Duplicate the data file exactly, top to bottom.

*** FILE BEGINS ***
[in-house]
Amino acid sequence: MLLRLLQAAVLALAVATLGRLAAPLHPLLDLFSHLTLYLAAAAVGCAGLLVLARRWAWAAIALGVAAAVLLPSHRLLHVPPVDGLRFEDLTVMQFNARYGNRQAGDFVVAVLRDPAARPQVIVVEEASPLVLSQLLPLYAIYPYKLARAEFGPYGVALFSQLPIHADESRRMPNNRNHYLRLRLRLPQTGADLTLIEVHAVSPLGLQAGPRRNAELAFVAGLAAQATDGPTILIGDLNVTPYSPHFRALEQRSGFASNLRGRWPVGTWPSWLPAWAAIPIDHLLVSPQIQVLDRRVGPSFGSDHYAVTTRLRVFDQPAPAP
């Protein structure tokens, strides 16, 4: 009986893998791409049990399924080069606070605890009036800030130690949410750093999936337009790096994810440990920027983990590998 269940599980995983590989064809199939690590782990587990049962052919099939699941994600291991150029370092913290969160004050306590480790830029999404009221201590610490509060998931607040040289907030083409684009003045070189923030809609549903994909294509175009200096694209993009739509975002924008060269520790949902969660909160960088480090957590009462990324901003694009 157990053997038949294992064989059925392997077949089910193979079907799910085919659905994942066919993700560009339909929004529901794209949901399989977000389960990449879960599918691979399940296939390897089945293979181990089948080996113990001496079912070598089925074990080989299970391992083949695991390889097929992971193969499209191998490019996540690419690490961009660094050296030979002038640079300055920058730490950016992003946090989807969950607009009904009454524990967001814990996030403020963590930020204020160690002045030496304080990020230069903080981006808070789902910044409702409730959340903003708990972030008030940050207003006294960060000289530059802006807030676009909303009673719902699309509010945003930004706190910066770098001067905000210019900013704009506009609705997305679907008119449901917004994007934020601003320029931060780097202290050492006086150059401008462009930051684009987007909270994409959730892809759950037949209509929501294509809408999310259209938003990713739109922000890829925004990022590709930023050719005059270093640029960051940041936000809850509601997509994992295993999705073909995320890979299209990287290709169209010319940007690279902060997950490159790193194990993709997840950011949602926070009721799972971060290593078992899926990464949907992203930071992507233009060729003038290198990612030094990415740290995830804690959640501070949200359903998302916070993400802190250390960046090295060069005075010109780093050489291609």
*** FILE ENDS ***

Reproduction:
[in-house]
Amino acid sequence: MLLRLLQAAVLALAVATLGRLAAPLHPLLDLFSHLTLYLAAAAVGCAGLLVLARRWAWAAIALGVAAAVLLPSHRLLHVPPVDGLRFEDLTVMQFNARYGNRQAGDFVVAVLRDPAARPQVIVVEEASPLVLSQLLPLYAIYPYKLARAEFGPYGVALFSQLPIHADESRRMPNNRNHYLRLRLRLPQTGADLTLIEVHAVSPLGLQAGPRRNAELAFVAGLAAQATDGPTILIGDLNVTPYSPHFRALEQRSGFASNLRGRWPVGTWPSWLPAWAAIPIDHLLVSPQIQVLDRRVGPSFGSDHYAVTTRLRVFDQPAPAP
């Protein structure tokens, strides 16, 4: 009986893998791409049990399924080069606070605890009036800030130690949410750093999936337009790096994810440990920027983990590998 269940599980995983590989064809199939690590782990587990049962052919099939699941994600291991150029370092913290969160004050306590480790830029999404009221201590610490509060998931607040040289907030083409684009003045070189923030809609549903994909294509175009200096694209993009739509975002924008060269520790949902969660909160960088480090957590009462990324901003694009 157990053997038949294992064989059925392997077949089910193979079907799910085919659905994942066919993700560009339909929004529901794209949901399989977000389960990449879960599918691979399940296939390897089945293979181990089948080996113990001496079912070598089925074990080989299970391992083949695991390889097929992971193969499209191998490019996540690419690490961009660094050296030979002038640079300055920058730490950016992003946090989807969950607009009904009454524990967001814990996030403020963590930020204020160690002045030496304080990020230069903080981006808070789902910044409702409730959340903003708990972030008030940050207003006294960060000289530059802006807030676009909303009673719902699309509010945003930004706190910066770098001067905000210019900013704009506009609705997305679907008119449901917004994007934020601003320029931060780097202290050492006086150059401008462009930051684009987007909270994409959730892809759950037949209509929501294509809408999310259209938003990713739109922000890829925004990022590709930023050719005059270093640029960051940041936000809850509601997509994992295993999705073909995320890979299209990287290709169209010319940007690279902060997950490159790193194990993709997840950011949602926070009721799972971060290593078992899926990464949907992203930071992507233009060729003038290198990612030094990415740290995830804690959640501070949200359903998302916070993400802190250390960046090295060069005075010109780093050489291609």